The extreme left wing of the dummocrat party will see this guy like they view any other military type, he`s a war monger. Clark may siphon off the middle of the road dummocrats, but the far left will reject him and will stick with Dean. If the wicked witch and Clark team up, there will be a stampede of Reagan Democrats running to GW in 2004. The only thing GW needs to do is keep his core happy , which has been waning. GW has been out of the spotlight for the most part ( except for tonight ) and once the campaign begins people will warm back up to him. Just my two cents.
33 posted on 09/22/2003 8:45:20 PM PDT by Peace will be here soon
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To: WestCoastDefense
Clark is a friggin' idiot. He lies like Faye Dunaway in Chinatown (I would have voted for the resolution...I wouldn't have voted for the resolution...I would have voted for the resolution). He helped plan the brutal killing of innocent American citizens at Waco. He claims not be a "military man", just a "soldier all his life". He doesn't know the issues, military budget, or anything else.

Furthermore, this is a real bravo sierra poll. Presidential elections are 50 little elections--and this is just a name-recognition poll, greatly enabled by his entry into the race two days earlier.

Honestly, and this is truly pathetic, Mosley-Braun says things that make more sense than the equivocating micro-managed sound bites coming out of this guy's mouth (and so far, they're not coming out that well).

34 posted on 09/22/2003 8:46:23 PM PDT by MHT
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To: WestCoastDefense
That's nice: A comparison to the only US commander in history (to my knowledge) who took it upon himself to fire on loyal US WW1 veterans seeking the bonus promised them by Congress.
35 posted on 09/22/2003 8:47:11 PM PDT by onehipdad
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To: Pokey78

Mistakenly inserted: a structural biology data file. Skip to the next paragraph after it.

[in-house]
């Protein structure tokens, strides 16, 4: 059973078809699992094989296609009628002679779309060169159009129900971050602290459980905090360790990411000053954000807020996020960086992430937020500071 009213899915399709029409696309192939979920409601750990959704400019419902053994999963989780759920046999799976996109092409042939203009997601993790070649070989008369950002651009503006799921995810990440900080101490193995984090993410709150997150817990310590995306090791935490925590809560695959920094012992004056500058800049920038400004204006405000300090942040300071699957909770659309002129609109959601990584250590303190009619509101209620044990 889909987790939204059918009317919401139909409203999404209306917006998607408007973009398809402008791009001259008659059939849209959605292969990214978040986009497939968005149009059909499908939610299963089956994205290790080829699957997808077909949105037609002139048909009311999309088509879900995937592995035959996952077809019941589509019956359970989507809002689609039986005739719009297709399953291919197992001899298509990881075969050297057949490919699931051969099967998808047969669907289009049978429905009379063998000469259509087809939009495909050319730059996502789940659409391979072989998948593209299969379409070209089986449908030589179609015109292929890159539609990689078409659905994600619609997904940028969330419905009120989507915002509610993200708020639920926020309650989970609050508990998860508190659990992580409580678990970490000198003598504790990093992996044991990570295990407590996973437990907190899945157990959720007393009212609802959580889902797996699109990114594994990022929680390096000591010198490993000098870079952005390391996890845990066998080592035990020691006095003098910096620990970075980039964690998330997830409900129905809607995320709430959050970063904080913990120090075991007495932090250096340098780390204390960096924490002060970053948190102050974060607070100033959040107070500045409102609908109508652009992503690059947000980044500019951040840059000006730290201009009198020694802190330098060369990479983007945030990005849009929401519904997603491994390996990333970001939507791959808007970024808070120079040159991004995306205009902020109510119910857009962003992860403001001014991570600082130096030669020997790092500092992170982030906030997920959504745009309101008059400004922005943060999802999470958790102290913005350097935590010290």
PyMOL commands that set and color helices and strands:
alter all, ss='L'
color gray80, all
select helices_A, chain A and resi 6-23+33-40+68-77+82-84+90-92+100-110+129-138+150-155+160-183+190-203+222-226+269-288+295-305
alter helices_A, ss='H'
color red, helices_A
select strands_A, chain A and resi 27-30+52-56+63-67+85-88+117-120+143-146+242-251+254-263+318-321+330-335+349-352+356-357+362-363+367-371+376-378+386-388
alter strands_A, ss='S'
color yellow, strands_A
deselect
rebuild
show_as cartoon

Hackworth must have been writing about two different "Wesley Clarks". Either that, or Hitlery has FBI files on insignicant hack writers like Hack, too.
36 posted on 09/22/2003 8:52:22 PM PDT by 300winmag (All that is gold does not glitter.)
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To: WestCoastDefense
Hacworth - The Hack Without a Clue. Give him another day; he'll write another article with a completely new view.
37 posted on 09/22/2003 8:55:43 PM PDT by txzman (Jer 23:29)
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To: WestCoastDefense
Hack's brain damaged. Pity him.
38 posted on 09/22/2003 8:58:20 PM PDT by CholeraJoe (Wesley Clark:"I missed starting WW III in Kosovo. Give me another shot.")
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To: WestCoastDefense
I have disagreed with Hackworth's editorials for some time. And I don;t think he knows much about global diplomacy or strategy. But would you agree that his list of medals and awards is, at the very least, remarkable? This guy is not a wuss, that's for sure.

Distinguished Service Cross (with one Oak Leaf Cluster)
Silver Star (with nine Oak Leaf Clusters)
Legion of Merit (with three Oak Leaf Clusters)
Distinguished Flying Cross
Bronze Star Medal (with "V" Device & seven Oak Leaf Clusters)(Seven of the awards for heroism)
Purple Heart (with seven Oak Leaf Clusters)
Air Medal (with "V" Device & Numeral 34)(One for heroism and 33 for aerial achievement)
Army Commendation Medal (w/ "V" Device & 3 Oak Leaf Clusters)
Good Conduct Medal
World War II Victory Medal
Army of Occupation Medal (with Germany and Japan Clasps)
National Defense Service Medal (with one Bronze Service Star)
Korean Service Medal (with Service Stars for eight campaigns)
Armed Forces Expeditionary Medal
Vietnam Service Medal (2 Silver Service Stars = 10 campaigns)
Armed Forces Reserve Medal
39 posted on 09/22/2003 9:04:13 PM PDT by Recourse
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To: CholeraJoe; Matthew James; SLB; river rat

The Very Real Danger of Wes Clark (Vanity)

self | 21 September 2003 | FReeper "Matthew James" Posted on 09/22/2003 6:18 AM PDT by Matthew James